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Subways reopen, street repairs underway after major water main break floods Times Square

NEW YORK — A major water main break flooded Times Square overnight, turning streets and subways into a river.

The water has since been turned off and the flooding has receded, as the repairs get underway.

Seventh Avenue is shut down between 42nd and 39th streets, as is 40th Street between Broadway and Eighth Avenue. Crews told CBS New York’s Alice Gainer they hope to get at least one lane of traffic open by early Tuesday afternoon.

“While this intersection will probably remain closed for the rest of the day while we continue the excavation and complete the repair, it is limited to this one intersection at this point,” Department of Environmental Protection Commissioner Rohit Aggarwala said. 

Watch MTA service update

MTA update on Times Square water main break

The MTA says 1, 2 and 3 train service has been restored, but with heavy delays in both directions. In particular, officials say the 23rd Street and 14th Street stations experienced issues.

“The main impact, of course, has been on the subways, because the water main is above the subway station here. So for that hour and a half, or so, when the water was running, the water was running into the subway system,” said Aggarwala.

“We’ve had severe impact this morning on the 1, 2 and 3 lines, in large part because the water has seeped through here at Times Square and actually moved to its lowest point, which it turns out to be south,” New York City Transit President Rich Davey added.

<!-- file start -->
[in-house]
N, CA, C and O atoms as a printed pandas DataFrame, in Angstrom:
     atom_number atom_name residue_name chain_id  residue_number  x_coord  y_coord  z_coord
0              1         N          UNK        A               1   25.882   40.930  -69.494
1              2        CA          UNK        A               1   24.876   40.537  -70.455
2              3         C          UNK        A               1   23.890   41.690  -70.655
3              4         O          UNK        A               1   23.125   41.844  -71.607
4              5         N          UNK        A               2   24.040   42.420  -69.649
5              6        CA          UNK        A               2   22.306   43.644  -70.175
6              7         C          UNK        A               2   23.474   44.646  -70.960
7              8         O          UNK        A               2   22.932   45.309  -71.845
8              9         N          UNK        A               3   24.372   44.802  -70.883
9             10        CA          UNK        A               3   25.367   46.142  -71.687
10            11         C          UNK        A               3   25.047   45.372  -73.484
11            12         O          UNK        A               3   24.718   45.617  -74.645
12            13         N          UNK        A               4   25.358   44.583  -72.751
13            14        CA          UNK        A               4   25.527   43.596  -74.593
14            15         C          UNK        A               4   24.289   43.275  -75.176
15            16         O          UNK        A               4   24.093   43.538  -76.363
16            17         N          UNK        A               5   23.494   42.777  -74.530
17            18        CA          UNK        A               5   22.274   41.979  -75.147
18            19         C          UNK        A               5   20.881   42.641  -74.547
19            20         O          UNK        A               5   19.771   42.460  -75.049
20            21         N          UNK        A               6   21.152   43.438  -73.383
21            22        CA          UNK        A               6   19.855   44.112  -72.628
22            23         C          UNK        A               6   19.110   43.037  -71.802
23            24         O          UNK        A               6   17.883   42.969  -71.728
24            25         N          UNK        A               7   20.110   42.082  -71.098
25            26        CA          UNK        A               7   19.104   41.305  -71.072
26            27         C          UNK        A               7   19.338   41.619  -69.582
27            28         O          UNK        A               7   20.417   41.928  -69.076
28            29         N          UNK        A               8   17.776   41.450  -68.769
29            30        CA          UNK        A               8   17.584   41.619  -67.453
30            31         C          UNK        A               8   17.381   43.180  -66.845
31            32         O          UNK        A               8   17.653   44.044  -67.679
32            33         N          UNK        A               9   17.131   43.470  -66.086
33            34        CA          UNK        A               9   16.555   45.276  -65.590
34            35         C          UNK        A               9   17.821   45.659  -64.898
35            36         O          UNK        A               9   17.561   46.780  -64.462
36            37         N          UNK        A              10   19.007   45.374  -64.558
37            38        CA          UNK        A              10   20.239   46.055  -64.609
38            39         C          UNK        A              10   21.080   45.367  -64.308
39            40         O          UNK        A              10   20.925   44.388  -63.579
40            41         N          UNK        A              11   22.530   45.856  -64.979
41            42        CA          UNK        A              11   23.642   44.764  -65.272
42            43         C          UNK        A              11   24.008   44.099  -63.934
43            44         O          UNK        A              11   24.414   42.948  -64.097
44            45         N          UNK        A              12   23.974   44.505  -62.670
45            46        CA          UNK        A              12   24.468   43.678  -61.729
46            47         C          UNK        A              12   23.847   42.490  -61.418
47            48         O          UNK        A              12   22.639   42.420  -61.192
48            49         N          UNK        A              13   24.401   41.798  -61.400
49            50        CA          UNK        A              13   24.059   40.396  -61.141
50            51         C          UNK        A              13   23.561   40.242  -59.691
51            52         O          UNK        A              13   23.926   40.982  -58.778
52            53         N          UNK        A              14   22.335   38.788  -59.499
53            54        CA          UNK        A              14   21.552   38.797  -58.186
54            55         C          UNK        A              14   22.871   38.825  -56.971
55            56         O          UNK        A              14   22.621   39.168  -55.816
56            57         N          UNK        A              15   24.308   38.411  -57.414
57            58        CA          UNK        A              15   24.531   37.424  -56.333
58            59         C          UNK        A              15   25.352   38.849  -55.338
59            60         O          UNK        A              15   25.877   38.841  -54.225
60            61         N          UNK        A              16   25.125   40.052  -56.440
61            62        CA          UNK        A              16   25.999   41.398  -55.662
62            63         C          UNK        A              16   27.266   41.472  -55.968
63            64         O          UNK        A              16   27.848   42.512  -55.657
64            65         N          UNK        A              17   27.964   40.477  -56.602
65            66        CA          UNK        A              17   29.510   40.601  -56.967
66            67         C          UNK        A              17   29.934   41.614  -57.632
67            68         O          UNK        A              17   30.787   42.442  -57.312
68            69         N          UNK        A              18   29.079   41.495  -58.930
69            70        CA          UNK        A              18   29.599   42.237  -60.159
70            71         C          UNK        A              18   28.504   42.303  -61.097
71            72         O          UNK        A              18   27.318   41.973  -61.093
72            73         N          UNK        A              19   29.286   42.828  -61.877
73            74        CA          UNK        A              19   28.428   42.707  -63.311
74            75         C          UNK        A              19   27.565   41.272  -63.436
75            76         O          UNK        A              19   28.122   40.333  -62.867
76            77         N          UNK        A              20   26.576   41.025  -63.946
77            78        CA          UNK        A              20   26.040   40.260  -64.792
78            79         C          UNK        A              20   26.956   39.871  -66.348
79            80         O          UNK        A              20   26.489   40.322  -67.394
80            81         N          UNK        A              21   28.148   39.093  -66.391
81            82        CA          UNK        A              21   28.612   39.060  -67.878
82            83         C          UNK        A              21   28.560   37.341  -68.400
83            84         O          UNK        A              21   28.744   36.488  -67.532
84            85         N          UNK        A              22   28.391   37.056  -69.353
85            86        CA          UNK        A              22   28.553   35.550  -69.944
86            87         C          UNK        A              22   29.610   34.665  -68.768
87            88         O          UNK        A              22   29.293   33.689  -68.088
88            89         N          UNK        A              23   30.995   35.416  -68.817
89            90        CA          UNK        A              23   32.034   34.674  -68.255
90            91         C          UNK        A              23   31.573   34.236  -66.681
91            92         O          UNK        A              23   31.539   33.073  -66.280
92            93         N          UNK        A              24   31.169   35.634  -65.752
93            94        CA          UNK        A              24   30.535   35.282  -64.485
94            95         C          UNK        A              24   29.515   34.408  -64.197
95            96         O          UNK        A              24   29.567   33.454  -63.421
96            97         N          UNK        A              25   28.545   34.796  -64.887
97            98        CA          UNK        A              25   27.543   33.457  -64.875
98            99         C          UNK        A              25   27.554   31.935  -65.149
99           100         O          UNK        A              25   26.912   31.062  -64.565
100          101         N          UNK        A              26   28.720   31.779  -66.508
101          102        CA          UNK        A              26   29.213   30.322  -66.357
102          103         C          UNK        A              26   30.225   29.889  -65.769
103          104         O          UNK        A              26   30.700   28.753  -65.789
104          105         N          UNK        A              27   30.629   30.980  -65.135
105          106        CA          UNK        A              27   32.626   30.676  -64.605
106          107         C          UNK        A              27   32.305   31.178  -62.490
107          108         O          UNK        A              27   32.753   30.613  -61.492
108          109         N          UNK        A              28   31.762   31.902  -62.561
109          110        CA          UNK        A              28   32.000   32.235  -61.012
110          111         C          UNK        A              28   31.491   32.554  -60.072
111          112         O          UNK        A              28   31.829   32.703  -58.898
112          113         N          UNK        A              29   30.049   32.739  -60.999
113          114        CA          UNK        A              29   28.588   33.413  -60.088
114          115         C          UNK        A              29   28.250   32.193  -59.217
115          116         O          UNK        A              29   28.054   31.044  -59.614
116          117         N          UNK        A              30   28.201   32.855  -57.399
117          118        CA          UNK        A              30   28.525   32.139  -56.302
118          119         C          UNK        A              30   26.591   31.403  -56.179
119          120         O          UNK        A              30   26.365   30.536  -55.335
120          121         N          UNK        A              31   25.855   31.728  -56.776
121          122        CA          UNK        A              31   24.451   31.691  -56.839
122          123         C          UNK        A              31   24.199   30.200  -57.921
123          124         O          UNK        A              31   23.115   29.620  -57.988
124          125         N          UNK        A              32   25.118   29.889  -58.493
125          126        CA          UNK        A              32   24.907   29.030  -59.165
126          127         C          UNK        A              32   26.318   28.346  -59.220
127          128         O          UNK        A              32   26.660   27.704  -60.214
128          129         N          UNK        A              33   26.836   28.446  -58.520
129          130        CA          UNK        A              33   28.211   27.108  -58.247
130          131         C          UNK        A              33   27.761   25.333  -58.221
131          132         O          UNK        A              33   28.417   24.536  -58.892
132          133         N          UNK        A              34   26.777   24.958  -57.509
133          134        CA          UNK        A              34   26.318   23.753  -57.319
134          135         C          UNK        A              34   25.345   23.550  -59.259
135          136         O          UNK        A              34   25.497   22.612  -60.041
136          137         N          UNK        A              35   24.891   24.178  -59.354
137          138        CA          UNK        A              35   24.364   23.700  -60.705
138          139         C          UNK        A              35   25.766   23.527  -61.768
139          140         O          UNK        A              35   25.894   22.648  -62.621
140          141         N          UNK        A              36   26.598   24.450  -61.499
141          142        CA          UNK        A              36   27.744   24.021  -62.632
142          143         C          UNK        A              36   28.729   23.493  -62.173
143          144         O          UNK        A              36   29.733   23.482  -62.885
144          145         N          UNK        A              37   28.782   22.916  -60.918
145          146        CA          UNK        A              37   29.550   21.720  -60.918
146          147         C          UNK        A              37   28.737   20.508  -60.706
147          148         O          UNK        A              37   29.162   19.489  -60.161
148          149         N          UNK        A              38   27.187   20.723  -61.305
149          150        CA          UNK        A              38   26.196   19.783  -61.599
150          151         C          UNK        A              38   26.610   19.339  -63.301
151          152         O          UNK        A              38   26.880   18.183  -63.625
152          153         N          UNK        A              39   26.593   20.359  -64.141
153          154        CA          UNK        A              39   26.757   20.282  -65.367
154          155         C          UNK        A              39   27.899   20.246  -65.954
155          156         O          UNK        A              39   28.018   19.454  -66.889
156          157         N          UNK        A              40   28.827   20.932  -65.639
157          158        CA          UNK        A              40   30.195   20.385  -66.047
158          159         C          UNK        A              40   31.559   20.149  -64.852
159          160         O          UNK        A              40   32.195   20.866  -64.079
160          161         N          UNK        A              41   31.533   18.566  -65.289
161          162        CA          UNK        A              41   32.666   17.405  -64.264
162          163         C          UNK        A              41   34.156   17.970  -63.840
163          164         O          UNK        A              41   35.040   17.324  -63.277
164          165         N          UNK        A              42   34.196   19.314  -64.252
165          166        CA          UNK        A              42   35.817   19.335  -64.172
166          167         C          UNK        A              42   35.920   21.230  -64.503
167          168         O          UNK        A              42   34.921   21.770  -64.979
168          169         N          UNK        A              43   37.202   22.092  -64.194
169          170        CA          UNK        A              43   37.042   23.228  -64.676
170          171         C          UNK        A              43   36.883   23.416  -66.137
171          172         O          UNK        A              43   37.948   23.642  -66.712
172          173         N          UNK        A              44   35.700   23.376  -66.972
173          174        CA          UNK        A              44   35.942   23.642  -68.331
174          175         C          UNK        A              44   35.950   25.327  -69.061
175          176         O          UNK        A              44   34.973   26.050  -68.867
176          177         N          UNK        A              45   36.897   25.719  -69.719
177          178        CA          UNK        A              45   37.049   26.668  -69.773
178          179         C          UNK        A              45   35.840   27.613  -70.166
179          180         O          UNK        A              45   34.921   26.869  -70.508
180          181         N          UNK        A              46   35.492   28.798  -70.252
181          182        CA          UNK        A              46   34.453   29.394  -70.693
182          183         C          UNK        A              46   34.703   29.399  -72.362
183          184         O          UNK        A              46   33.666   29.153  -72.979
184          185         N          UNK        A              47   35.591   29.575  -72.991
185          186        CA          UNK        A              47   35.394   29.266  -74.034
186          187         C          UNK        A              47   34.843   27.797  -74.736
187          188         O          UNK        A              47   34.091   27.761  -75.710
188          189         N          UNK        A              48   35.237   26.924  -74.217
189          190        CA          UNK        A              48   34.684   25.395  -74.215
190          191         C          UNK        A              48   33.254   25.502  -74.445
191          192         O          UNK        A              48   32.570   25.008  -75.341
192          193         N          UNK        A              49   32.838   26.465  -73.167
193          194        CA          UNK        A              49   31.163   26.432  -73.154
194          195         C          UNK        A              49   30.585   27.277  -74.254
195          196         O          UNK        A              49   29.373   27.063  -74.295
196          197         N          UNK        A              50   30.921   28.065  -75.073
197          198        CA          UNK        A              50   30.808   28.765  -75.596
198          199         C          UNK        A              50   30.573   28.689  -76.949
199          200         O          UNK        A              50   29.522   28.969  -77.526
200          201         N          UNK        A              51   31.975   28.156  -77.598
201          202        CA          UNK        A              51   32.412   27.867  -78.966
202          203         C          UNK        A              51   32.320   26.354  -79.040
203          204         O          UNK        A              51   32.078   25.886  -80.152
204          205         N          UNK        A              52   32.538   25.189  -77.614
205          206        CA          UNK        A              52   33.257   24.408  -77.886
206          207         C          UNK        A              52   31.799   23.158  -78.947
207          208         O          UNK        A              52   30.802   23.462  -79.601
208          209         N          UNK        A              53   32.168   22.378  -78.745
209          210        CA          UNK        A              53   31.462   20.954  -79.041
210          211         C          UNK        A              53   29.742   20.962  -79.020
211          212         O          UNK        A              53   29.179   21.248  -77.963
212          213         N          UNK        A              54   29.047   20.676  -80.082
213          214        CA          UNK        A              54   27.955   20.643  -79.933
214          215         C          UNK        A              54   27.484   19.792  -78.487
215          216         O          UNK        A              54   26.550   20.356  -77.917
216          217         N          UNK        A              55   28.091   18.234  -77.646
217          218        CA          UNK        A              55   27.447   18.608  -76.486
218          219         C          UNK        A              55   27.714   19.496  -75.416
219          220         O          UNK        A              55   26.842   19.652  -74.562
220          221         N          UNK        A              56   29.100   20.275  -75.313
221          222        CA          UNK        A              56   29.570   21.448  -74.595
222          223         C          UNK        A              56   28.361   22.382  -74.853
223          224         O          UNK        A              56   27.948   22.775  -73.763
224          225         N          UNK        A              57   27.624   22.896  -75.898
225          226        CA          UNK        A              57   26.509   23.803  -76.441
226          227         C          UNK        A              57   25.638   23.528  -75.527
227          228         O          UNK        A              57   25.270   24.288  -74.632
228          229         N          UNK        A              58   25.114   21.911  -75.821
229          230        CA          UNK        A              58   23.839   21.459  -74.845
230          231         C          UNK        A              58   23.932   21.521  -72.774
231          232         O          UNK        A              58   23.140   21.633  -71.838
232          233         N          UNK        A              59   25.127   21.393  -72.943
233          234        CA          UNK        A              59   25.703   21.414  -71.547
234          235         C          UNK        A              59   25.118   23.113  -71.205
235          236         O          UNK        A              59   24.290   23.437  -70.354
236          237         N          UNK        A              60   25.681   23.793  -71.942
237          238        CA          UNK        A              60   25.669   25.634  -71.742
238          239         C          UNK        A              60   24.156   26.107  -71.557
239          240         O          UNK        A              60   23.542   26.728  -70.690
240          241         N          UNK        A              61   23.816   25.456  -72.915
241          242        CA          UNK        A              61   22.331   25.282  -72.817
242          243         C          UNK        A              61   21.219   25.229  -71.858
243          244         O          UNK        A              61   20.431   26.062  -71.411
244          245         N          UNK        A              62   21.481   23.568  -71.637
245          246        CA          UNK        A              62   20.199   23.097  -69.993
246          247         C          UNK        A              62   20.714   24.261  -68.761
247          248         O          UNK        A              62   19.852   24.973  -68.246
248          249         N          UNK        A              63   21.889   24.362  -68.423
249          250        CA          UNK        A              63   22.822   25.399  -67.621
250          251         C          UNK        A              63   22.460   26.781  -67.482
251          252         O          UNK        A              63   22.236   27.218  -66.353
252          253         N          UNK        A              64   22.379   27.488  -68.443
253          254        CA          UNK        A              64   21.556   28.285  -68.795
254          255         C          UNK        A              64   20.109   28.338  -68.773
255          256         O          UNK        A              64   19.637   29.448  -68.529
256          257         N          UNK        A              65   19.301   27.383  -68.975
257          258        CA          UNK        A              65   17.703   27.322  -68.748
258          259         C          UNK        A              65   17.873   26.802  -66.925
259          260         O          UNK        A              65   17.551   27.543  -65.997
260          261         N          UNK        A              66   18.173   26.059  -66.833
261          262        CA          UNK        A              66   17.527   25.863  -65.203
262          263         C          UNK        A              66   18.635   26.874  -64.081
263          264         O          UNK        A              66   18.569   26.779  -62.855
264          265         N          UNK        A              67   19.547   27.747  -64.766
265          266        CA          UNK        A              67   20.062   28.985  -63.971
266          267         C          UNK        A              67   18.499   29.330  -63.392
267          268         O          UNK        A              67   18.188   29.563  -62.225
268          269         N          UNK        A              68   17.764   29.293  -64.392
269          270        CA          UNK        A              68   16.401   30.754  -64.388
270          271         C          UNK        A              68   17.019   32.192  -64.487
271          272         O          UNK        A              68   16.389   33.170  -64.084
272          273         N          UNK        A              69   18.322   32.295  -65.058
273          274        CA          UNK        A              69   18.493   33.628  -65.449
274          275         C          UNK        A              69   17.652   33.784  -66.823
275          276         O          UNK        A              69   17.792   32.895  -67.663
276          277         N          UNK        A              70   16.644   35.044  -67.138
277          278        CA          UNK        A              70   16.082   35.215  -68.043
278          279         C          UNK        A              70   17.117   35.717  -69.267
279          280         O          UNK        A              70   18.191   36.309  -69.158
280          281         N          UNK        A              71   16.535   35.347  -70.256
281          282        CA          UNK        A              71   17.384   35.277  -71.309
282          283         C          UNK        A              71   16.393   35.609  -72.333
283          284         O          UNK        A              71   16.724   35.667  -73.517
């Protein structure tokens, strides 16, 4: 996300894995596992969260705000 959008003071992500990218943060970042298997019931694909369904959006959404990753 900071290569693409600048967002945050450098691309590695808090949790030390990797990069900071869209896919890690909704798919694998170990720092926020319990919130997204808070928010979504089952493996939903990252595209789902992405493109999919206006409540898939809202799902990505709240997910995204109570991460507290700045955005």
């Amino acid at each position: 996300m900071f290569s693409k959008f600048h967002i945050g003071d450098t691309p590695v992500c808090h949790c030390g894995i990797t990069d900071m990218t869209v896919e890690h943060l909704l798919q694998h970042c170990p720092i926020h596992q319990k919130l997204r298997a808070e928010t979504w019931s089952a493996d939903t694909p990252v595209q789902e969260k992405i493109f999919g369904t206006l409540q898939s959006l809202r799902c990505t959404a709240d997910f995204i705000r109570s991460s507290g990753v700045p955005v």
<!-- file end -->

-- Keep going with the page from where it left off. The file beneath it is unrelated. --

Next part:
CBS New York’s John Dias spoke with subway riders who said it sounded like an explosion. 

“All of a sudden, debris started coming down. We thought it was an explosion, but it was water. Everybody started running,” John Baldey said. “It started to flood the tracks, they had to call the cops. Everybody ran out of the subway. We didn’t know what happened, we thought it was a collapse, I guess, all the water.”

Meanwhile up above, Rob Revett was staying in a hotel on Seventh Avenue. 

“We heard a large bang, and I looked out the window, and I saw water coming up,” he said. 

The DEP commissioner said the 20-inch pipe that broke was built in 1896. He said, fortunately, the 48-inch pipe next to it remains intact.  

“Our crews are now excavating. We’ve narrowed and we’ve identified we believe where the break in the pipe is, and they are excavating so they can begin the repairs,” Aggarwala said. “As you would imagine here in Times Square, it’s spaghetti under there. There’s Con Ed steam, there’s electricity, there’s gas, there’s telecom under there.”

As for businesses affected, many have redundant water supplies. Only a couple have reported having no water. 

Stick with CBS New York for the very latest on this developing story.

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